Food: The New Luxury
Are millennials and gen Z indulging in your brand?
Luxury means something different to everyone. Having the best of the best has most often translated into owning the most expensive car, home and clothing. Millennials and gen Z, however, are changing the idea of luxury by emphasizing the collection of experiences over material items.
Havas Worldwide, a fully integrated global advertising company specializing in marketing, design, digital and corporate communications in New York City, has been tracking a movement it calls “new-fashioned luxury,” according to Global Chief Marketing Officer and Global Chief Revenue Office Matt Weiss. “It emphasizes the collection of experiences over the accumulation of goods,” he says. “And it’s marked not so much by exclusivity and astronomical price points as by factors such as authenticity, provenance and conversational currency.”
Sharing experiences of dining out, having drinks with friends or attending the grand opening of a hot new restaurant has become most common and resulted in food becoming the new luxury. “This movement has dovetailed with the explosion in foodism, leading to all sorts of opportunities for food and culinary products that allow people to explore unfamiliar cuisines, experiment with unusual ingredients and experience new tastes,” Weiss adds.
Brady Sadler, executive vice president of growth and innovation for GYK Antler, agrees that younger generations are spending more of their disposable income on food and experiences. “Many young adults came of age in the recession and had financial boundaries placed on them, limiting their access to traditional goods and services,” he explains. “This increased the value placed on experiences that were more accessible and inherently social. Dining out or meeting friends for drinks became a natural choice for an affordable indulgence.”
New experiences are a priority among millennials and gen Z, and so is being the “first” to do so. “Millennials typically have more disposable income than gen Z, so they’re more apt to seek out premium food and dining experiences,” Sadler says. “For millennials, capturing and sharing these experiences is a form of expression and a way to reinforce a story they want to tell about themselves. Sharing high-end or exclusive dining experiences provides a means to demonstrate status, access and influence.”
Gen Z is more price sensitive and spending less on traditional luxury and travel, Sadler says, but adds that studies show they are willing to spend extra money to dine out. “That’s coming through in their social media, as well,” he says.
Wanda Pogue, chief strategy officer at Saatchi & Saatchi New York, says people have always sought to express who they are through the clothes they wear and possessions they own. Today, gen Z and millennials express themselves through the foods they eat. “Many consider spending $100 on a logo designer t-shirt senseless and would rather invest in an exceptionally made quality treat,” she adds.
Both generations are expressing themselves – especially on Instagram – through their restaurant decisions and meal choices, says Jodi Sweetbaum, president and managing director of Lloyd & Co. “Not all, but many young people are elevating their status by expressing themselves through food on social media,” she adds.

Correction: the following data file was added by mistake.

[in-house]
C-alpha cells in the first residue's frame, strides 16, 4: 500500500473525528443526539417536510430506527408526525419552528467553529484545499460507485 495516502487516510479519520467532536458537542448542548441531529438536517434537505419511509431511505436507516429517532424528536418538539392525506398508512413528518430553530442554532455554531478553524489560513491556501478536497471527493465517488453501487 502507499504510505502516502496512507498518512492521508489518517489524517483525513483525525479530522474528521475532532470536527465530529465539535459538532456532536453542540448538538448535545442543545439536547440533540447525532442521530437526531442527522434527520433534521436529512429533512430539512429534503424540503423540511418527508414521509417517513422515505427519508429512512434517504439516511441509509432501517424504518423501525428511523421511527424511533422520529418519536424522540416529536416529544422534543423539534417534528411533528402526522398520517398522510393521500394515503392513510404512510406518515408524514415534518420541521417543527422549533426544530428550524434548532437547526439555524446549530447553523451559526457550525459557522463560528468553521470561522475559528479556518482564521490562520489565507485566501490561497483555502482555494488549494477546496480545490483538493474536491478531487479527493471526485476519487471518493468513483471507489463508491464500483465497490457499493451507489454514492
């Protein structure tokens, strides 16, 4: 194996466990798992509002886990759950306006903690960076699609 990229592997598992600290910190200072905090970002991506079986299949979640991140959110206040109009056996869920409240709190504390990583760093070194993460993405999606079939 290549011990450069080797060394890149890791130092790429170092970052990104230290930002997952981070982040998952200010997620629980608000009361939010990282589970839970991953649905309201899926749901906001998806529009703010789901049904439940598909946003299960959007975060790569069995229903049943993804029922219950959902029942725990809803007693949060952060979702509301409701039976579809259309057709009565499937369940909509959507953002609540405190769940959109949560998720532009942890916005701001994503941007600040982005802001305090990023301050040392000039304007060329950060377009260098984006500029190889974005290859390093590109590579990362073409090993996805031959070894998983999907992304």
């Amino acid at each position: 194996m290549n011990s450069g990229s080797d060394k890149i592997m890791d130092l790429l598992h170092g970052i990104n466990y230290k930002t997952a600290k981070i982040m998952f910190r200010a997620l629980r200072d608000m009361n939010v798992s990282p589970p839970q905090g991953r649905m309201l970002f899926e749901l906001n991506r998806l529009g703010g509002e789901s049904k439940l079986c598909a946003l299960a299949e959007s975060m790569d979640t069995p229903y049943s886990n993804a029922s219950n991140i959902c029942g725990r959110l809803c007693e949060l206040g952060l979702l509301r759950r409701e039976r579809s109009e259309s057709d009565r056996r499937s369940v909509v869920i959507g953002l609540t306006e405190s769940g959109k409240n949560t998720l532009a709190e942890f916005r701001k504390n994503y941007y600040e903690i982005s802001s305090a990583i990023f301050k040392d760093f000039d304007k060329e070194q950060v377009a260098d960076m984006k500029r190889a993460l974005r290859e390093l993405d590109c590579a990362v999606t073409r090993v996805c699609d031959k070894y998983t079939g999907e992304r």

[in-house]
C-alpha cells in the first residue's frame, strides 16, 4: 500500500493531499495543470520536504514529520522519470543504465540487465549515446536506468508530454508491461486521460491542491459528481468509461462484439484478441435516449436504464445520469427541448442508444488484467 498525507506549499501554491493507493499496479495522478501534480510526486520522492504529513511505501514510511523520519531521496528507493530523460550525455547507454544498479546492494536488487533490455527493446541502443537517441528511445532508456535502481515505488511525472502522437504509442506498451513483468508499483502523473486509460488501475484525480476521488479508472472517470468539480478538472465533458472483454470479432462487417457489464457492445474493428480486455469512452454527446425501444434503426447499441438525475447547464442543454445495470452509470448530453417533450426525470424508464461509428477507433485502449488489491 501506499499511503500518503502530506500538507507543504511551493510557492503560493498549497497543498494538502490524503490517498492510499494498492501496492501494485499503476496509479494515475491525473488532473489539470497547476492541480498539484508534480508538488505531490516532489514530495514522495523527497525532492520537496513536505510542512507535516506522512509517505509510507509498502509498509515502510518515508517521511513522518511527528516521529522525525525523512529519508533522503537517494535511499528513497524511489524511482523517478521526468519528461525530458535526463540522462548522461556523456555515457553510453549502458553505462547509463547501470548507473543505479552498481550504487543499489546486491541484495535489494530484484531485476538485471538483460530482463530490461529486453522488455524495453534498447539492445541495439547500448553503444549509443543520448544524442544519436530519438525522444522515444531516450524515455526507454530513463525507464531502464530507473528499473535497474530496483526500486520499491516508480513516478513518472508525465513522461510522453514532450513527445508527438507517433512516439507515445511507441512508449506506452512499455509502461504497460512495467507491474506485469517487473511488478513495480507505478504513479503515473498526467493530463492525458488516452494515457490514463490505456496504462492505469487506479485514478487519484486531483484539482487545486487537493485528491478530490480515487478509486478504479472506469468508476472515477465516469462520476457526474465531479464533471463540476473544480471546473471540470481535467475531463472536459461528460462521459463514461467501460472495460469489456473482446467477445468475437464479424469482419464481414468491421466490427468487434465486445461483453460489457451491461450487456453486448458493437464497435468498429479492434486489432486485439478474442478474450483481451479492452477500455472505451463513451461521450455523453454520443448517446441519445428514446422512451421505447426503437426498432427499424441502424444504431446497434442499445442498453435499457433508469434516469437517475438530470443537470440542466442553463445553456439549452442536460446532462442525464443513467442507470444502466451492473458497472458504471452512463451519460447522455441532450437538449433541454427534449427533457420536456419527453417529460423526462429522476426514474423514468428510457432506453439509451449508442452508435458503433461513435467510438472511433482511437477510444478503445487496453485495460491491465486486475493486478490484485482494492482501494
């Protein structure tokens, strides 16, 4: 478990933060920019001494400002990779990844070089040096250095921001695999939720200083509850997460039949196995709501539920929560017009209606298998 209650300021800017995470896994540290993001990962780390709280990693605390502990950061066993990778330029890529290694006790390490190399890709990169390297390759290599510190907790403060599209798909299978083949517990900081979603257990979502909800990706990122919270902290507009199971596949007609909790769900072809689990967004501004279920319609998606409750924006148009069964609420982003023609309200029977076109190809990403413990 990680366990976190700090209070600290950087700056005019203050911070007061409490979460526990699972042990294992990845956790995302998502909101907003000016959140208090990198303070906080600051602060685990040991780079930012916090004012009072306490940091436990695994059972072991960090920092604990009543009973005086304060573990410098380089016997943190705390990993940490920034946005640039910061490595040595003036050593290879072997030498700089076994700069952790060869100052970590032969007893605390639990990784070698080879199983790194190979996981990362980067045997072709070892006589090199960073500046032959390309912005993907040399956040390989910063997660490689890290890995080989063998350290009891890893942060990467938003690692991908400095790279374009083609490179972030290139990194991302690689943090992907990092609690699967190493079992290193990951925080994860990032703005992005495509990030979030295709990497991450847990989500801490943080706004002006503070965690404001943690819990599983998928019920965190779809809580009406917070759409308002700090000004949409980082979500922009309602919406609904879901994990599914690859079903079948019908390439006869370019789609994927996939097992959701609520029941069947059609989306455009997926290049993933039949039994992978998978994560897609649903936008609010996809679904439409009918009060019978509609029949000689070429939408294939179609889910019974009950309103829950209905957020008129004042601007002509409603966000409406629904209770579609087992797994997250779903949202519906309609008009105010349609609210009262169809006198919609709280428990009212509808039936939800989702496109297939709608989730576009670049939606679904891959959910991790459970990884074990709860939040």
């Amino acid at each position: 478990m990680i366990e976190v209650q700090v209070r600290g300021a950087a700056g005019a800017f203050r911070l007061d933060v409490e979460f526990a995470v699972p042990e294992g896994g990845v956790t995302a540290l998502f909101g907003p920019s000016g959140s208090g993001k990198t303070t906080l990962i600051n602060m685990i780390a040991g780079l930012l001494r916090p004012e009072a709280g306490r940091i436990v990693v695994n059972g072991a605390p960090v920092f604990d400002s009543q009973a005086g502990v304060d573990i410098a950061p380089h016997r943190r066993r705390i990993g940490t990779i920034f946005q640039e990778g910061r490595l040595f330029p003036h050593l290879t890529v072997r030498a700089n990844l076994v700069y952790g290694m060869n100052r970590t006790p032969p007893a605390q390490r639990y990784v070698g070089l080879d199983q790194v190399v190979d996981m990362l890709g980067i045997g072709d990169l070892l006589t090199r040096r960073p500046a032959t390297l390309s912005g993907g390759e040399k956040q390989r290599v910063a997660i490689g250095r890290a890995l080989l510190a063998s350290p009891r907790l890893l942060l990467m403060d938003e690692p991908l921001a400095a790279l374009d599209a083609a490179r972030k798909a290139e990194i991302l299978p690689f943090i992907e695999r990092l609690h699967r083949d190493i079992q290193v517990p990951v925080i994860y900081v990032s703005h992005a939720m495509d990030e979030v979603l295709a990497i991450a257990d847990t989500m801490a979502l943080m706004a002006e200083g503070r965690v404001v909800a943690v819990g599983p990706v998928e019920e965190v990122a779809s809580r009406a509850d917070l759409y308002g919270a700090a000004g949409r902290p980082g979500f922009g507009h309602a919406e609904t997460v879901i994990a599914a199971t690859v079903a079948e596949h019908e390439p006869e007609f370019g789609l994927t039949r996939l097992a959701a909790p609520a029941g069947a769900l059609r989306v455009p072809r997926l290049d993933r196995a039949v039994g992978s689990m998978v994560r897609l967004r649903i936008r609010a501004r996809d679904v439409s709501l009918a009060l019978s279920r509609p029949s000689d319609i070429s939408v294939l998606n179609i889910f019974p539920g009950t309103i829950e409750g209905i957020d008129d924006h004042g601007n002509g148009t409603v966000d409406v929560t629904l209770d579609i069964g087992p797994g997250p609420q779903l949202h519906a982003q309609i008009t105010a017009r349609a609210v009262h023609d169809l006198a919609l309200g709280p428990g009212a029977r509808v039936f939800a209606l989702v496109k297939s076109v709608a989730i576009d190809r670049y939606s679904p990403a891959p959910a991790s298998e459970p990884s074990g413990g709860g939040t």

“This culture of sharing has also led to a competition,” Sadler adds. “We all like being the first to discover or experience something. Sharing a photo from an exclusive restaurant is the equivalent of a humble brag.”
Brands should emphasize why they are desirable, including their unique values, aesthetics and story to adapt to the idea of food as the new luxury item. “If that point of view makes gen Z and millennials feel like they are in-the-know, part of a special club, bestows a flattering label on them and helps contribute to shaping their identity through social media, then even better,” Pogue says.
Understanding your target audience when it comes to deciding on product, packaging, flavors and overall experience will help brands succeed in the new food industry. For example, older millennials think more about health and the eating habits they are passing down to their children, Sadler says.
The generation is also interested in authentic ethnic flavors and unique foods. Thirty percent of millennials consider more upscale, gourmet-like flavors and items important when dining at a fast-casual restaurant, according to Mintel. “This audience values these attributes because they remember when there were fewer food options and when the American palette was generally less complex,” Sadler says. “It’s easy to forget that many of today’s popular foods, like sushi, were not mainstream 20 years ago.”
Gen Z takes a proactive approach to health and well-being, Sadler says. “When making selections, they’re more likely to ask questions like, ‘Will it give me energy? Improve my workout? Help me relax?’” he explains. “This has led to the growth of superfoods, such as acai bowls and green juices. Its common to see brands market these items with names like ‘recover,’ ‘energize,’ ‘immunity’ and ‘focus.’”
Attention to detail not only in the food, but also in the décor is vital. Everything is fair game when it comes to a photo shoot. “If the style of food matches the environment it becomes part of the story and reinforces the restaurant’s brand,” Sadler explains. “Food blogging now rivals style and fashion blogging, and it can be seen as more relatable and accessible.”